What Can We Mindfully Learn From The Suicide Epidemic

John Perkins quote photo | Dianna Bonny Photography

I know it’s the holidays, not the best time for this topic, but this past week I learned about the recent suicide of a high school senior here in San Diego, a young man voted home coming king at his school, and thought to be happy. I also met a prominent Hollywood figure who knew of four recent suicides in his circle, all seemingly successful men who had it all, between the ages of twenty and thirty.

Precisely because it’s the holidays, these conversations worry me, and I wonder if we might need to use this time of giving and good will to consider something beyond data and figures and lean into this possibility:

Is the current global epidemic of suicide is holding a mirror up to our fractured society, begging us to explore the way we live, love and engage with the world?

What is happening in our culture that is driving people to take their lives, especially the young? Is it hopelessness, a lack of connection and belonging? Can it be an overwhelming sense of unworthiness or invisibility?

More importantly, how do we get inside the gap – the one where people appear happy but really aren’t – and blow it wide open to create space for compassionate conversation, before it’s too late.

The reasons vary wildly, creating many populations beneath the umbrella of suicide. Undoubtedly, the chemical imbalances of mental illness can lead one to suicide. For some, our fast paced, non-stop world has created a hopelessness so big that no amount of love or encouragement seems to make a damn bit of difference. Despite the wired connectivity we now enjoy, the pretend lives we see on Facebook and Instagram leave many feeling disconnected and irrelevant. Perhaps human souls are not equipped to bear the atrocities of war.

The news is replete with tragedies illustrating the devastation of bullying. This last one is a tough concept because we are a nation of folks who do not want to face the idea of accountability. In the case of a suicide after bullying, I think we need to bring the responsible individuals up to the mirror and ask what they see in there.

Individuals may well be strong and resilient, but housed within each being are molecules of fragility and human vulnerability that need to be cherished and honored, not subjected to relentless cruelty.

I’m not sure that any of us left behind can ever expect to piece together the millions of reasons, beliefs and thoughts that might have lead a loved one to the threshold of suicide, but I think we can step into the uncomfortable space of the aftermath, using it as a lens to understand explore why it might be happening, and begin to create an awareness of how we treat one another, and ourselves.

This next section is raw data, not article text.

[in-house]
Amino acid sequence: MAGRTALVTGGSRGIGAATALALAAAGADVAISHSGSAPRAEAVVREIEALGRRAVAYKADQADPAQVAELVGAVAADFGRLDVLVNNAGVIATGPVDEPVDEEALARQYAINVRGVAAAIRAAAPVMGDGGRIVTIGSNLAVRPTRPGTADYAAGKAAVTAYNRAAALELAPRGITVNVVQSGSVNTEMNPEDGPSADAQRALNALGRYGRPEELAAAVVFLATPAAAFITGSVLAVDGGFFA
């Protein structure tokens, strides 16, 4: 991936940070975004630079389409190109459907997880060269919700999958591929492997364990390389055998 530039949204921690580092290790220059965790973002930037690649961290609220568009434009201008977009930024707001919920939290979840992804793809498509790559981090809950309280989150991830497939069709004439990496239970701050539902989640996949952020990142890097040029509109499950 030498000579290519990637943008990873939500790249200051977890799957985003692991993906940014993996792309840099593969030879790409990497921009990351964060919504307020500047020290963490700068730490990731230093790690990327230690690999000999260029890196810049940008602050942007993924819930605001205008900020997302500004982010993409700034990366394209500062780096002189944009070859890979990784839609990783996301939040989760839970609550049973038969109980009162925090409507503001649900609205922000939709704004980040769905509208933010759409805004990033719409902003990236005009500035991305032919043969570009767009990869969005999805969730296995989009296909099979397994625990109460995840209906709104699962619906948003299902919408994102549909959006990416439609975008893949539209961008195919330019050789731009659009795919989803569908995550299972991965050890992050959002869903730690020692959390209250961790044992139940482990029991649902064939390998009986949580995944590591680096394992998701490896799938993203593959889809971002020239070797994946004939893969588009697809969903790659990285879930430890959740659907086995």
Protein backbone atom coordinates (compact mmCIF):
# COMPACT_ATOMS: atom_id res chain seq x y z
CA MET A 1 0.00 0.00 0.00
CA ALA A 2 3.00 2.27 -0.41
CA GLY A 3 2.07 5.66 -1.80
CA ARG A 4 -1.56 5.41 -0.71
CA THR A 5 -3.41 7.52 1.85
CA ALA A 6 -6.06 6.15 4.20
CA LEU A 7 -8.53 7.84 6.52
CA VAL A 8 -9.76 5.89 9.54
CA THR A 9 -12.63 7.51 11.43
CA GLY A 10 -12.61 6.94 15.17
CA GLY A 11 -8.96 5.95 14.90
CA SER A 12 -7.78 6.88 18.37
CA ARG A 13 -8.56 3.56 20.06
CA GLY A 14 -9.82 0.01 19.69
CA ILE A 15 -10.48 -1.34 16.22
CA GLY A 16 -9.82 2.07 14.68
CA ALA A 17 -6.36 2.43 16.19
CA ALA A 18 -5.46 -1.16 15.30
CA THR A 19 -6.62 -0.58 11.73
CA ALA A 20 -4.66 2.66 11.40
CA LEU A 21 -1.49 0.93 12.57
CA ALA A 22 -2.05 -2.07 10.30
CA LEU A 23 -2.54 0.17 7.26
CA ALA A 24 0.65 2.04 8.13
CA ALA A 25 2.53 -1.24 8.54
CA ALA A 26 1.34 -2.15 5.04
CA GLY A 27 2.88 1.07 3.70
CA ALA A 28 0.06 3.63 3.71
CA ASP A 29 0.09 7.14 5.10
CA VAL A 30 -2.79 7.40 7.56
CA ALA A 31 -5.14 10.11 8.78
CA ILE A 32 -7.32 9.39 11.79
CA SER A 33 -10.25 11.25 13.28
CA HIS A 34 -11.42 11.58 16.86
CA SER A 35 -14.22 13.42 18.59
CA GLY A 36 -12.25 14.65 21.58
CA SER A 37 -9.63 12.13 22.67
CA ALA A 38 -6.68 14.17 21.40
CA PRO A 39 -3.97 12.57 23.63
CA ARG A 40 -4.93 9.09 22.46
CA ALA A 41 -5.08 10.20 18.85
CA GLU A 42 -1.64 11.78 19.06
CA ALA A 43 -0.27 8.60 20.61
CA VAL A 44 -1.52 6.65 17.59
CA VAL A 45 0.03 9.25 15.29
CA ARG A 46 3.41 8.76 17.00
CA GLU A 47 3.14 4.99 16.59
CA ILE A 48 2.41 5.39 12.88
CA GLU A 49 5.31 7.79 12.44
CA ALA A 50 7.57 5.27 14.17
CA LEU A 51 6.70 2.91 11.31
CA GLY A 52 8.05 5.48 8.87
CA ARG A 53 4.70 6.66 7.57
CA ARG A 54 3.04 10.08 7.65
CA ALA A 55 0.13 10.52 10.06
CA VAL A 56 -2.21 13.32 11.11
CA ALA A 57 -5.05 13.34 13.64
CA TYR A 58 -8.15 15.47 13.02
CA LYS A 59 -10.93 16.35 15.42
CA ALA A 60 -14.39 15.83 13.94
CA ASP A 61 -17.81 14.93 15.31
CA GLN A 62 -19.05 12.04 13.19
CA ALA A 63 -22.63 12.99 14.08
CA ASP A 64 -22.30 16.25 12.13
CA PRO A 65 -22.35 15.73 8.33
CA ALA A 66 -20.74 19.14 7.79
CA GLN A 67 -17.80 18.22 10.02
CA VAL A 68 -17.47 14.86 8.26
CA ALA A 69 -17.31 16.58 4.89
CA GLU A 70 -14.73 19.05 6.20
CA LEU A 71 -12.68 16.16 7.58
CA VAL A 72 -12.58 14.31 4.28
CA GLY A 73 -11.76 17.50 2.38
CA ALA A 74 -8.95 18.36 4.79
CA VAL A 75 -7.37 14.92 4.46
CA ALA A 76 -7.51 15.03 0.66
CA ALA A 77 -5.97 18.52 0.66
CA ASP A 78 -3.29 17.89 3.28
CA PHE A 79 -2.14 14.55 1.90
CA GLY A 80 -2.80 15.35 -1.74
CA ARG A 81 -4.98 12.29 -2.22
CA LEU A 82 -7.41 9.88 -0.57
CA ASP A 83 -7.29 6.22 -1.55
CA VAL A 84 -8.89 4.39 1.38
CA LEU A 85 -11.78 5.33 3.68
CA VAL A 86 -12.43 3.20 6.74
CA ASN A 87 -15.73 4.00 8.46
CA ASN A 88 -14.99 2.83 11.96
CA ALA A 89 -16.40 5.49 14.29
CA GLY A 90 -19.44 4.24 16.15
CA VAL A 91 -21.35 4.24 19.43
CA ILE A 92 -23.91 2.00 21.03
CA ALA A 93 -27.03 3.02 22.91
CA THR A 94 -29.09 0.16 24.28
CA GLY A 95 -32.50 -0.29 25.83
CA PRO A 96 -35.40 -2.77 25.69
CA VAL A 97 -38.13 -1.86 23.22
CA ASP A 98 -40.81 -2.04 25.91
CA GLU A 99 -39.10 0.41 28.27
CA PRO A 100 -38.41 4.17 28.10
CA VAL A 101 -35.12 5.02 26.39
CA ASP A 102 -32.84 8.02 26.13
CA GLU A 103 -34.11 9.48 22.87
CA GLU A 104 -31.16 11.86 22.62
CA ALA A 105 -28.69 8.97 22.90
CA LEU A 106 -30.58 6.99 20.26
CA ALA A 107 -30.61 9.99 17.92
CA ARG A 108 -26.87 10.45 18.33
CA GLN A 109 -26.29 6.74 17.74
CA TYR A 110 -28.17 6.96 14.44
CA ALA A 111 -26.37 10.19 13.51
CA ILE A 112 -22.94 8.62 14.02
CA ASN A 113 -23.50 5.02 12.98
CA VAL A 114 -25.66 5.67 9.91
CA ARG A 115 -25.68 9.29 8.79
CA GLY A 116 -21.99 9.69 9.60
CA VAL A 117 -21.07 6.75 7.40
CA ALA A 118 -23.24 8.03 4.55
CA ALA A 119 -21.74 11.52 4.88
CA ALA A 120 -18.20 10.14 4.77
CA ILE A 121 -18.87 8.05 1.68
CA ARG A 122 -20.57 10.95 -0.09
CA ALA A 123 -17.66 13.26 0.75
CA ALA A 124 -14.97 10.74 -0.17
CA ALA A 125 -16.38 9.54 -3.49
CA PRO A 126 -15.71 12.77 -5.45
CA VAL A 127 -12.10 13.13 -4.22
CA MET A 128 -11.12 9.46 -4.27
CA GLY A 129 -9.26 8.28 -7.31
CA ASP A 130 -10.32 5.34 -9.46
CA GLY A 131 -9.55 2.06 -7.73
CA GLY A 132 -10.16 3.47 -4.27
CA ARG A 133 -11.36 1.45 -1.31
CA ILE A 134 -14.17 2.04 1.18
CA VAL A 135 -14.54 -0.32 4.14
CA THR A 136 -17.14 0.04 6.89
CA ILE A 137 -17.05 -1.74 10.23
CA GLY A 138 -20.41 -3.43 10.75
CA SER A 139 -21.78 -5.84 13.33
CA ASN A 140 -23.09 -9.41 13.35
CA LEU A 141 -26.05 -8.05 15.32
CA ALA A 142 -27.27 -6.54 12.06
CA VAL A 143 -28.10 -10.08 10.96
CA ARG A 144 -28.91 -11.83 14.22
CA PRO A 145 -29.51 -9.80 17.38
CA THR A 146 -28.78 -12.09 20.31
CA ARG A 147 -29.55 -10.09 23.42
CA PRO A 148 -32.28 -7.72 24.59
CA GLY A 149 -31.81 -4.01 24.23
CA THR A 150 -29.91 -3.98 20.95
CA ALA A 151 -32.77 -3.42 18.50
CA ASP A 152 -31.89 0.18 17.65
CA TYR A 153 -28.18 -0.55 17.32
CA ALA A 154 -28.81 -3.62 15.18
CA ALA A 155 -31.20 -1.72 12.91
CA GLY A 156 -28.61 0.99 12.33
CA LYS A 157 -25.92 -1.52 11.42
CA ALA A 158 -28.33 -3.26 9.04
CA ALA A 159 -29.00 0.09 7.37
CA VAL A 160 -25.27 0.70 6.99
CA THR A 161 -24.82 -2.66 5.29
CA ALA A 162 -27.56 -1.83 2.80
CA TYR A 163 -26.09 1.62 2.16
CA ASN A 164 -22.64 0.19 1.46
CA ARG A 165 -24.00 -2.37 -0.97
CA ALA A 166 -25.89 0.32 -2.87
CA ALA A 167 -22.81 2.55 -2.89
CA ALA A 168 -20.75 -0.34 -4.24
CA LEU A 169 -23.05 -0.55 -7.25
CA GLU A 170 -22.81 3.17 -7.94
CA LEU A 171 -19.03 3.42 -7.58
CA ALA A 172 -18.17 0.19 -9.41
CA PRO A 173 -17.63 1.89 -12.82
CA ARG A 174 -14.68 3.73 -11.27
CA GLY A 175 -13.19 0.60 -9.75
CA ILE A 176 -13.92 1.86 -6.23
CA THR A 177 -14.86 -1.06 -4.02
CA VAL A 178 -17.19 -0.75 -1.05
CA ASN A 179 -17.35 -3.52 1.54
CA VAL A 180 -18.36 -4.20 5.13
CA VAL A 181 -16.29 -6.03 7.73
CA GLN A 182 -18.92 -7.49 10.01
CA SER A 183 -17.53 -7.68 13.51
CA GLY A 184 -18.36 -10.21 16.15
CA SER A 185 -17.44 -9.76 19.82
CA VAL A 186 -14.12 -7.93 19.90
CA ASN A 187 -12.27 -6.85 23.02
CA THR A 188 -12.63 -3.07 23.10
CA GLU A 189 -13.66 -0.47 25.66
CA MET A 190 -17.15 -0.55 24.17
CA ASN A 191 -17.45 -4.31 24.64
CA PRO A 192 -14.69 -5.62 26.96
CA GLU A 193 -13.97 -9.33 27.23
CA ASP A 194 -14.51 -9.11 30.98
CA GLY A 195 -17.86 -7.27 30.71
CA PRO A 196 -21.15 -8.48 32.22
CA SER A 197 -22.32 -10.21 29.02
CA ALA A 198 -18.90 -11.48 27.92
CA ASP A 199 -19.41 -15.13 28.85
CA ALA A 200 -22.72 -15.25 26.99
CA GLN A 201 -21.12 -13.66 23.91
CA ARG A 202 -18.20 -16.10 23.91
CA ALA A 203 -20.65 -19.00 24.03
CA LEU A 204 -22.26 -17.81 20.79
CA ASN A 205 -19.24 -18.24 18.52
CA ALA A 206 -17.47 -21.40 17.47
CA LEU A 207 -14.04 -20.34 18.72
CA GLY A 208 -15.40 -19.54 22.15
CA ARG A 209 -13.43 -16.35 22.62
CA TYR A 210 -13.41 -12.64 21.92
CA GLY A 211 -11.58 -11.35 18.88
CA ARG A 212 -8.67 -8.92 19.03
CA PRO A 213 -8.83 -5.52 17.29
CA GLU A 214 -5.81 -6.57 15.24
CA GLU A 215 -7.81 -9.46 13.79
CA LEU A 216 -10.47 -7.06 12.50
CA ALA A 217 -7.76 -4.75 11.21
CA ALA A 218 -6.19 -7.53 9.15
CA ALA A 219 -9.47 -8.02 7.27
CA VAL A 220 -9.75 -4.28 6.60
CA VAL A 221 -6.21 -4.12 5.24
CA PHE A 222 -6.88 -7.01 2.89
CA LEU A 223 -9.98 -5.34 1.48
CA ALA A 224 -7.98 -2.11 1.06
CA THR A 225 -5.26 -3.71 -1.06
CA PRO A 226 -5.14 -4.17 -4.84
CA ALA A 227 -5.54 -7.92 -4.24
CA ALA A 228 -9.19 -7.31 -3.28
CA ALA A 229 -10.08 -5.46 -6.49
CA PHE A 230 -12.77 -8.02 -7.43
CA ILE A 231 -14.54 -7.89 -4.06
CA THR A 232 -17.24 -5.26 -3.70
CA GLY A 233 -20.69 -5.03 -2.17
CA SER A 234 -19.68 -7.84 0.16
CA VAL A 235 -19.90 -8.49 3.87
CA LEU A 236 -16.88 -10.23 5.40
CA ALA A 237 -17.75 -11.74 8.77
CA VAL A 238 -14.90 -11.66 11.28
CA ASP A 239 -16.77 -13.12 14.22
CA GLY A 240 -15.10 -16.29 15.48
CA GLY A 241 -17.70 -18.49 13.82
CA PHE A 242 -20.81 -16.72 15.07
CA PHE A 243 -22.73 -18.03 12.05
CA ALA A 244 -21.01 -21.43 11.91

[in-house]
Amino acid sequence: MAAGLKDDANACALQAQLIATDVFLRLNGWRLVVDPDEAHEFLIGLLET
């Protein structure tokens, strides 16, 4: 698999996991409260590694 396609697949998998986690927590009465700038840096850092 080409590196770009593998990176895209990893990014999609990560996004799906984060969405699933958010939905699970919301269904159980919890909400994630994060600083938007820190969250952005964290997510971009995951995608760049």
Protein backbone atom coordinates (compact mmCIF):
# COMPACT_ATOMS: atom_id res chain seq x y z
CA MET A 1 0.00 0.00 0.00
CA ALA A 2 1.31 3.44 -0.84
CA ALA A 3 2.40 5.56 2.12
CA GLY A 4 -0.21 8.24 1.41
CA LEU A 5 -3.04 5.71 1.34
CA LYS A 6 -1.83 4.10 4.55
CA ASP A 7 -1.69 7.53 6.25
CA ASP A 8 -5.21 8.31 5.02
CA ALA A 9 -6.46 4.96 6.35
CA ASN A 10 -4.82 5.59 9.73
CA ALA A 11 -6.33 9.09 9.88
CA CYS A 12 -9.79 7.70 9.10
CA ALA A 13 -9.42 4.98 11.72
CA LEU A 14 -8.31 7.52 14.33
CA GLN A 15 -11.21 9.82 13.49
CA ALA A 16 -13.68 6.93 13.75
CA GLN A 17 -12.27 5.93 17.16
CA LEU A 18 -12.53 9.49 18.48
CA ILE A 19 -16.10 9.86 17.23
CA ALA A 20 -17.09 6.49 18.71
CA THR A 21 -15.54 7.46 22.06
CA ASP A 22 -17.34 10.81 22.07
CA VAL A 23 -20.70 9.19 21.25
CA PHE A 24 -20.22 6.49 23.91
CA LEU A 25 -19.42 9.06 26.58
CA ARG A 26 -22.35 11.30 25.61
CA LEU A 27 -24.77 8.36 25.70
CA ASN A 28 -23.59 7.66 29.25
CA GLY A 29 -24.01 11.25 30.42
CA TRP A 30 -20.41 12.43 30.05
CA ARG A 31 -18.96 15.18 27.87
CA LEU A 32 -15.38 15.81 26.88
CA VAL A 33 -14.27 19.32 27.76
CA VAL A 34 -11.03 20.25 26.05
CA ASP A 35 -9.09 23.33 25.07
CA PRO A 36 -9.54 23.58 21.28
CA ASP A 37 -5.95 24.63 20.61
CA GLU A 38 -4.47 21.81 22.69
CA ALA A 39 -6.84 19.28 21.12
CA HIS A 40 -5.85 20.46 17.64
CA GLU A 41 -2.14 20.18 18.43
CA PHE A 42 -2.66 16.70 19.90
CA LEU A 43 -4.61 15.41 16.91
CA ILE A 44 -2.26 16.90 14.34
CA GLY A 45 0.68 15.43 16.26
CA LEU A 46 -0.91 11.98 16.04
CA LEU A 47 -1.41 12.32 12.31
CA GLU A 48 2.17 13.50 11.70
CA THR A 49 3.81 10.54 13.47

My sense of the suicide epidemic, after four years of actively listening and openly speaking about it, is that we are being called to finally acquaint ourselves with the brilliance of the inner being, a vast frontier largely mysterious and untapped. Perhaps focusing on the inner world within each of us, particularly our struggles, will blessedly lead to the global understanding, and undeniable truth, of our inter-connectedness.

What I am suggesting is that instead of continuing to push this uncomfortable subject out to the periphery of our social consciousness, we take a mindful look at this epidemic by holding it up to the light and exploring the entirety of what it may be showing us.

I came across this quote from John Perkins and thought it seemed appropriate in thinking about the way we think about and treat all matters of suicide:

“We have dreamed it: therefore it is. I have become convinced that everything we think and feel is merely perception: that our lives — individually as well as communally — are molded around such perception: and that if we want to change, we must alter our perception. When we give our energy to a different dream, the world is transformed. To create a new world, we must first create a new dream.”

Do you believe the epidemic contains a message about the way we are living? Do you think it’s possible to shift our perceptions and bring about a meaningful change? I would love to hear from you.

Sending love and light,


Who is Dianna Bonny?

Hi, my name is Dianna Bonny. It’s my mission to candidly share my journey with you. For me, it’s all about the healing: to create a radiant healing energy for others who have befallen a similar fate. Together, we can forge beautiful lives of belonging and connection. Thanks for joining me today! I look forward to hearing from you.


Leave a Reply

Your email address will not be published. Required fields are marked *